Gebrau airstrip is finally open, after 20 years!
Nestled at 6,400 feet in the Highlands of Papua New Guinea, the villagers of Gebrau celebrated the opening of their airstrip with an MAF GA8 Airvan and an SIL Kodiak on the ground. The community will now have access to healthcare and education, and transportation for the 50kg coffee bags they previously had to lug up and down the mountains to the nearest airstrip.
For the Highlanders, growing coffee is an important source of income. Every year MAF flies tonnes of coffee beans from numerous villages to Goroka or Mount Hagen for further processing. Now the people of Gebrau will also have easy access to our planes.
MAF pilots Mathias Glass and Paul Woodington had the privilege of joining the local people during their celebrations at the official airstrip opening. They were well looked after and enjoyed the hospitality, though their stay was longer than expected - clouds and rain made their planned take-off impossible, so they had to stay overnight, huddled in a hut with four SIL pilots. The night is cold at such a high altitude, so villagers lit an open fire, properly 'smoking' everyone as well as keeping them warm.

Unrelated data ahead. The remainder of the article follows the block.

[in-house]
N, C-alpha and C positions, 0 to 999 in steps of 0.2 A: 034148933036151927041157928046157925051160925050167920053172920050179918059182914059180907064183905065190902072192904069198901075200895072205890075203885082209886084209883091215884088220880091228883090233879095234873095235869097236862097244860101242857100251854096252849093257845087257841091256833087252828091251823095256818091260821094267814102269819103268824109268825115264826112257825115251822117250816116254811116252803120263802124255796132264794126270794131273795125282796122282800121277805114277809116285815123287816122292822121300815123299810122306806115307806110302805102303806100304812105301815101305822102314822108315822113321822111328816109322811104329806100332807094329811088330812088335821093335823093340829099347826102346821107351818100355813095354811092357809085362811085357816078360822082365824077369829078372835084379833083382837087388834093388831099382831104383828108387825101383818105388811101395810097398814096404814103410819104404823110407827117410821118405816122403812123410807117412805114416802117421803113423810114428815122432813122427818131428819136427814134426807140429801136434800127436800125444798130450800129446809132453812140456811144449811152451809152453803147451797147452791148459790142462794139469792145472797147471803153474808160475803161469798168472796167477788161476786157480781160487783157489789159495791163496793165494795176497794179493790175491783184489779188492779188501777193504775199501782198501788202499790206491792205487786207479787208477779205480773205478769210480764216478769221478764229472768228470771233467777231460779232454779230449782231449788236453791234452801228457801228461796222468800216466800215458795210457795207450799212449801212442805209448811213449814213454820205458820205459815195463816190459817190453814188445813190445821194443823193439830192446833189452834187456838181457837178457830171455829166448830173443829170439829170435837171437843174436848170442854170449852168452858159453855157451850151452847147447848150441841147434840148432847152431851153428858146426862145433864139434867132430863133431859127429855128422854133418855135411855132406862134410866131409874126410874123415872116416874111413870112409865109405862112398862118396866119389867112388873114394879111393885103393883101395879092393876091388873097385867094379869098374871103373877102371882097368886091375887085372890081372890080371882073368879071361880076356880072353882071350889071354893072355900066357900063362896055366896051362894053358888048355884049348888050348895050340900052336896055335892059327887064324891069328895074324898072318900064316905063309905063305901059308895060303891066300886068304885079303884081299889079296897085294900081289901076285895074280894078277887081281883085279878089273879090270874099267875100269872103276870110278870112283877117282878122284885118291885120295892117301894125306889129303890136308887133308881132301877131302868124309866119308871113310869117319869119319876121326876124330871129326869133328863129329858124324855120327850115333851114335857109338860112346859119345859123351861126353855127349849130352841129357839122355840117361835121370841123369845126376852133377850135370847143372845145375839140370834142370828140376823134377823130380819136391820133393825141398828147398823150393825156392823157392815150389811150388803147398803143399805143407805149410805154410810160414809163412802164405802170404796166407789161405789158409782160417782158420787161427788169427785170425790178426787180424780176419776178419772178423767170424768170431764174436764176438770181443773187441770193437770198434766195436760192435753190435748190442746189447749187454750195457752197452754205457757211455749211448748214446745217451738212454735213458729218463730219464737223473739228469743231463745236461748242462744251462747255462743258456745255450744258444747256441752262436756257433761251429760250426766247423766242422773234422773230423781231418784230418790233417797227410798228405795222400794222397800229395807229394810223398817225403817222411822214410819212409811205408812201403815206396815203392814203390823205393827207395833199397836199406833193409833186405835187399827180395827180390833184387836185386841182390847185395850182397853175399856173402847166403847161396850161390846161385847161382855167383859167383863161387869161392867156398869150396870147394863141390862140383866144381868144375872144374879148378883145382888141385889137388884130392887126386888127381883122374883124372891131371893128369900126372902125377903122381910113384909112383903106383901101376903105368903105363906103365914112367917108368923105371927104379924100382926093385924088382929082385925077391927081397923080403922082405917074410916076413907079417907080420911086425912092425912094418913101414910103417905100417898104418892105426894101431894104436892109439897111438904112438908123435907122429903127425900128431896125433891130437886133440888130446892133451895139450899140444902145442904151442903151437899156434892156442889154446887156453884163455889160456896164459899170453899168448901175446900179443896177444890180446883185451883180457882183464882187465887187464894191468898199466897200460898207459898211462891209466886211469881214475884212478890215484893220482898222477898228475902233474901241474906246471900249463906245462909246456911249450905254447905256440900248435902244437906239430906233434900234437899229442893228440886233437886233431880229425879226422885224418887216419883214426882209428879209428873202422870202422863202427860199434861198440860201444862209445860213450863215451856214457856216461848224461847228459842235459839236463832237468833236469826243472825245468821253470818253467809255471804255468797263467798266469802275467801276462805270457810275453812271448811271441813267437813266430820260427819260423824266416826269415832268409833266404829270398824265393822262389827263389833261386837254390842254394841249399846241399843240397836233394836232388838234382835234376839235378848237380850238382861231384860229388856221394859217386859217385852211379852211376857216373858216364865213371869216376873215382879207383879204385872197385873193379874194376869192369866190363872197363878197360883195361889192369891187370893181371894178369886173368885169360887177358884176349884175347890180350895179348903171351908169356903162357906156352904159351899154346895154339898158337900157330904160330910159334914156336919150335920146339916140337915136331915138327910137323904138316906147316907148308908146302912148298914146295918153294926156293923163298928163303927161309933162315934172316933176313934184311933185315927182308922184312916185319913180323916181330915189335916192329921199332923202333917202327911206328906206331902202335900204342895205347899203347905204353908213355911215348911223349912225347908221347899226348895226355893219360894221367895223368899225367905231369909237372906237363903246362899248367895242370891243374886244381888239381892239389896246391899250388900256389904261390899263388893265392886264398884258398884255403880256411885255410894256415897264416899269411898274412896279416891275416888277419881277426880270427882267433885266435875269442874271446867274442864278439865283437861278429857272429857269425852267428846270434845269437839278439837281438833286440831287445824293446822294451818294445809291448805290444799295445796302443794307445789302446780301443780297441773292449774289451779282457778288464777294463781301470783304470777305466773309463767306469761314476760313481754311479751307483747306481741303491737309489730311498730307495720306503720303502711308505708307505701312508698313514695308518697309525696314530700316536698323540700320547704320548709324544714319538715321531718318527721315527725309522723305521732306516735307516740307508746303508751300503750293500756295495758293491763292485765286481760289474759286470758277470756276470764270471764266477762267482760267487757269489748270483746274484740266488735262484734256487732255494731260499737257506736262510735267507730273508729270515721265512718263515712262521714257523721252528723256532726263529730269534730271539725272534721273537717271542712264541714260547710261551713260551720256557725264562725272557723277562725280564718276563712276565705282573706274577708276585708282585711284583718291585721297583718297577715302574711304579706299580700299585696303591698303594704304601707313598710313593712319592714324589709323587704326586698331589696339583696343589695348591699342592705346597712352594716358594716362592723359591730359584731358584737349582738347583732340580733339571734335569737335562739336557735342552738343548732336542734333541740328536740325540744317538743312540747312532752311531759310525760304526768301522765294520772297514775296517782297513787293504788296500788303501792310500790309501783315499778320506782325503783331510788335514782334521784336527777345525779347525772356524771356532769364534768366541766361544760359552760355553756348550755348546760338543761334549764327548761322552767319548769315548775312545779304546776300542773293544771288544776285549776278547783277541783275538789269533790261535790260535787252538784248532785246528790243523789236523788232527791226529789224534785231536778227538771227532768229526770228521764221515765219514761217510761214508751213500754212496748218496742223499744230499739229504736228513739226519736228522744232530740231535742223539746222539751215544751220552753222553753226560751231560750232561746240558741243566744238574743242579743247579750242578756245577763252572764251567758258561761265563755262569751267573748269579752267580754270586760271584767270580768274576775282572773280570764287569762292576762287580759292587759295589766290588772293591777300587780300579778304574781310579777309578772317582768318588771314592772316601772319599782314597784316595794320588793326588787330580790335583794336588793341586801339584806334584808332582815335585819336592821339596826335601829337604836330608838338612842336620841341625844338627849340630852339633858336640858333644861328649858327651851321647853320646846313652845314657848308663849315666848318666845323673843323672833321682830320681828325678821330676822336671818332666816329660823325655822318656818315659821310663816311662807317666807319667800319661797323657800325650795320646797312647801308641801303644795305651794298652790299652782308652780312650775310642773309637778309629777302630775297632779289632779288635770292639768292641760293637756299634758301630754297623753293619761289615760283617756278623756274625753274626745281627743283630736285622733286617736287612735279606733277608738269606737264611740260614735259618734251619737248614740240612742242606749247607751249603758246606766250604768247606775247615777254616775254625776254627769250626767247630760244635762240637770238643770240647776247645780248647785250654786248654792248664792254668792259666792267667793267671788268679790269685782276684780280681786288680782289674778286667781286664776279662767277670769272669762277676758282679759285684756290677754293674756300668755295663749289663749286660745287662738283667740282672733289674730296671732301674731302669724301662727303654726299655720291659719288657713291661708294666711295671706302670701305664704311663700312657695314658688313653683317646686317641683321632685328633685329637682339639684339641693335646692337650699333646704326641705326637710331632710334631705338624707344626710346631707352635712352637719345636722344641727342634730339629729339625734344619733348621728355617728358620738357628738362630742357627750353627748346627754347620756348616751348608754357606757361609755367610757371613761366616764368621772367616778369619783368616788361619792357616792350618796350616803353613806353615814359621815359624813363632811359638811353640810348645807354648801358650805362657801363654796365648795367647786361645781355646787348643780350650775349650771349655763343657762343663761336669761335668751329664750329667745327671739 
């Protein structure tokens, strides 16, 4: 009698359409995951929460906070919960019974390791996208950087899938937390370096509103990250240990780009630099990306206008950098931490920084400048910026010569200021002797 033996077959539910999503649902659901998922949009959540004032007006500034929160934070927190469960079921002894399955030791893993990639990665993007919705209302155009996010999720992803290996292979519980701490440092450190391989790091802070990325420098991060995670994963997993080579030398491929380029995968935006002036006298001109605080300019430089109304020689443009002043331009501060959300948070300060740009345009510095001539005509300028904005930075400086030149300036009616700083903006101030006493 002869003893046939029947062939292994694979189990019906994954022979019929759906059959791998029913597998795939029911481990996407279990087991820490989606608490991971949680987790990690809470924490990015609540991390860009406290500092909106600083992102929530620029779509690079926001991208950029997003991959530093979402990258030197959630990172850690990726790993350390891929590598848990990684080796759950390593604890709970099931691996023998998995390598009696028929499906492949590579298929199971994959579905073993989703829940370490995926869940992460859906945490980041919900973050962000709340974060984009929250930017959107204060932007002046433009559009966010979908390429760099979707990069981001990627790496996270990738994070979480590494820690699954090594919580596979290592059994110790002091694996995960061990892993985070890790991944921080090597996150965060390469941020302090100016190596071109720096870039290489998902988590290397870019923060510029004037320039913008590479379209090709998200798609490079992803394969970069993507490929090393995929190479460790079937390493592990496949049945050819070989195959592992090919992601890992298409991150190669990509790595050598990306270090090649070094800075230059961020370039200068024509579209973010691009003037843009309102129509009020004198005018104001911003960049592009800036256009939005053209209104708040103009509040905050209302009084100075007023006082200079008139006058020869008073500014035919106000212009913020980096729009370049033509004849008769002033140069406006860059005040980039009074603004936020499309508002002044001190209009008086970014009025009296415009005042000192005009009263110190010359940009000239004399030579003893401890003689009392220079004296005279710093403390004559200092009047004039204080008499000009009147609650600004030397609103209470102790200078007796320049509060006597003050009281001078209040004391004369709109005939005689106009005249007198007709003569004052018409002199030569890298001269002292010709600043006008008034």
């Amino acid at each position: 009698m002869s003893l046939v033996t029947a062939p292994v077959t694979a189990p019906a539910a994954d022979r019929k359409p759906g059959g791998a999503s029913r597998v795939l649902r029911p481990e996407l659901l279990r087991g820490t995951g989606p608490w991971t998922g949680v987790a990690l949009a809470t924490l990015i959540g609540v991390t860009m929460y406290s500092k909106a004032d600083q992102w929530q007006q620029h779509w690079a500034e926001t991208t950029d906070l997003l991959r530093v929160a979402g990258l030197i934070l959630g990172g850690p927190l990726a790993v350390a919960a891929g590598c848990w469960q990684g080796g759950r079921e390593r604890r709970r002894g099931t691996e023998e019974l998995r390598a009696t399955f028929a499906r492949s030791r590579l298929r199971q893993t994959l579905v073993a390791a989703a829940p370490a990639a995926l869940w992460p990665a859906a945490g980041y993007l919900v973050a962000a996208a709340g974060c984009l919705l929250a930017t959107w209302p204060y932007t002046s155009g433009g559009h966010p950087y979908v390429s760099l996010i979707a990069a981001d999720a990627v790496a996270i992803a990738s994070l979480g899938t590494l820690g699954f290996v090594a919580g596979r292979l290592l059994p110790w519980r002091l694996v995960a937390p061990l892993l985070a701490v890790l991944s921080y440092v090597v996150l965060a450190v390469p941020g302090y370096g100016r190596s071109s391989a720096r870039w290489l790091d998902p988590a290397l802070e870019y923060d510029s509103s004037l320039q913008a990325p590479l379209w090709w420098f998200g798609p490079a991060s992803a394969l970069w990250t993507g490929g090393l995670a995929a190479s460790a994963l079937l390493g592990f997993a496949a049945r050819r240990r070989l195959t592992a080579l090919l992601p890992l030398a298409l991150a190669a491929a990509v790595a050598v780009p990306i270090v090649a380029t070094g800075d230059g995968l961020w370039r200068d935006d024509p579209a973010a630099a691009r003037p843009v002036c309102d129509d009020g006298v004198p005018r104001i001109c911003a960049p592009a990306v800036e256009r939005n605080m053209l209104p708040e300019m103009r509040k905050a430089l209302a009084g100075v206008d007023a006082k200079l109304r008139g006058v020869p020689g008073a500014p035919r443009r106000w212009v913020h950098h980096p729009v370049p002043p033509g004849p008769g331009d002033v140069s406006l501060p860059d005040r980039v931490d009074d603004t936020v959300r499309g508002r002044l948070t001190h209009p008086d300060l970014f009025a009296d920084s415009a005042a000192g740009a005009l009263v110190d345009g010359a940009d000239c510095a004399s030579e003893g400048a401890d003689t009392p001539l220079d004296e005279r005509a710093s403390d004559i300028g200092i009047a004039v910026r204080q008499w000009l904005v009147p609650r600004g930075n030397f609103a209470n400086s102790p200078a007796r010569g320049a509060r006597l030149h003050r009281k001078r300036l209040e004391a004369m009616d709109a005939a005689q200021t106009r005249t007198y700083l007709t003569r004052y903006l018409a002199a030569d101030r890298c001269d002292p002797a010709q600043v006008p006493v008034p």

MAF Communications Officer, Mandy Glass, also attended the festivities. Many shares, 'What a day! What a blessing to witness this celebration! And what an experience getting stuck there after the weather closed in! I can still smell the smoke from the fire pit in the hut!'
The new airstrip is about 600m long, with a 15% slope. Nazarene missionaries Bob and Bessie Black started building the Gebrau airstrip over twenty years ago. Bob would trek several hours every Monday, from Dusin to Gebrau, to work on the airstrip, returning home every Friday, but for various reasons the airstrip wasn't opened. Work on the airstrip was revived many years later by SIL missionaries John and Maila Davies, who have seen it through to its opening.
Gebrau airstrip - the facts
- 6,400 feet above sea level
- 540 metres in length
- Average slope gradient 12.5 degrees (although is steeper in places)
- Opens the door to healthcare, education and economic support.